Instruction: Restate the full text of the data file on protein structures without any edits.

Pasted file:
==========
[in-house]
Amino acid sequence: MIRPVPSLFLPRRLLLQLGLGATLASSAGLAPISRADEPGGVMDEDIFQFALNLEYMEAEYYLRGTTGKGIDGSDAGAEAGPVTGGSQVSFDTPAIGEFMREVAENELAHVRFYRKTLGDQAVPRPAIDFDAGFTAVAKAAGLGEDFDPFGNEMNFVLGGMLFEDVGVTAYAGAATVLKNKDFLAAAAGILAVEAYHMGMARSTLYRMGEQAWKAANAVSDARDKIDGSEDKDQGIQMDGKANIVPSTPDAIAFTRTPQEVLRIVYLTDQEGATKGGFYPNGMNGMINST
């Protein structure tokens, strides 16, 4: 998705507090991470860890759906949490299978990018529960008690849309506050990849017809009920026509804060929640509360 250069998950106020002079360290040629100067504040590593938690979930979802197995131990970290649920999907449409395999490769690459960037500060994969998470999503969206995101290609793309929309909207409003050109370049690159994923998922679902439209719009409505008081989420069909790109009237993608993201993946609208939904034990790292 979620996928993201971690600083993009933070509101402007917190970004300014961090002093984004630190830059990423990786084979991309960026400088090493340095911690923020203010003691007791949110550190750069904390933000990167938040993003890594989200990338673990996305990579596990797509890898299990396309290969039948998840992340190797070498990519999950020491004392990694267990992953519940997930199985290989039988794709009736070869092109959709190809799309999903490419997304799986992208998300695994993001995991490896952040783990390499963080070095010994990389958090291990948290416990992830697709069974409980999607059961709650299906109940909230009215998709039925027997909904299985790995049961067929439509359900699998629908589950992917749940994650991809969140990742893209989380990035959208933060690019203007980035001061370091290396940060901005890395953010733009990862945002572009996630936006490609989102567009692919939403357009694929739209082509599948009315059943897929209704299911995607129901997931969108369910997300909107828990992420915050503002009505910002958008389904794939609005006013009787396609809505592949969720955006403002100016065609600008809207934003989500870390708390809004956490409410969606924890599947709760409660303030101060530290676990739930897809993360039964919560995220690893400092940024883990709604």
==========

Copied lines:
[in-house]
Amino acid sequence: MIRPVPSLFLPRRLLLQLGLGATLASSAGLAPISRADEPGGVMDEDIFQFALNLEYMEAEYYLRGTTGKGIDGSDAGAEAGPVTGGSQVSFDTPAIGEFMREVAENELAHVRFYRKTLGDQAVPRPAIDFDAGFTAVAKAAGLGEDFDPFGNEMNFVLGGMLFEDVGVTAYAGAATVLKNKDFLAAAAGILAVEAYHMGMARSTLYRMGEQAWKAANAVSDARDKIDGSEDKDQGIQMDGKANIVPSTPDAIAFTRTPQEVLRIVYLTDQEGATKGGFYPNGMNGMINST
């Protein structure tokens, strides 16, 4: 998705507090991470860890759906949490299978990018529960008690849309506050990849017809009920026509804060929640509360 250069998950106020002079360290040629100067504040590593938690979930979802197995131990970290649920999907449409395999490769690459960037500060994969998470999503969206995101290609793309929309909207409003050109370049690159994923998922679902439209719009409505008081989420069909790109009237993608993201993946609208939904034990790292 979620996928993201971690600083993009933070509101402007917190970004300014961090002093984004630190830059990423990786084979991309960026400088090493340095911690923020203010003691007791949110550190750069904390933000990167938040993003890594989200990338673990996305990579596990797509890898299990396309290969039948998840992340190797070498990519999950020491004392990694267990992953519940997930199985290989039988794709009736070869092109959709190809799309999903490419997304799986992208998300695994993001995991490896952040783990390499963080070095010994990389958090291990948290416990992830697709069974409980999607059961709650299906109940909230009215998709039925027997909904299985790995049961067929439509359900699998629908589950992917749940994650991809969140990742893209989380990035959208933060690019203007980035001061370091290396940060901005890395953010733009990862945002572009996630936006490609989102567009692919939403357009694929739209082509599948009315059943897929209704299911995607129901997931969108369910997300909107828990992420915050503002009505910002958008389904794939609005006013009787396609809505592949969720955006403002100016065609600008809207934003989500870390708390809004956490409410969606924890599947709760409660303030101060530290676990739930897809993360039964919560995220690893400092940024883990709604």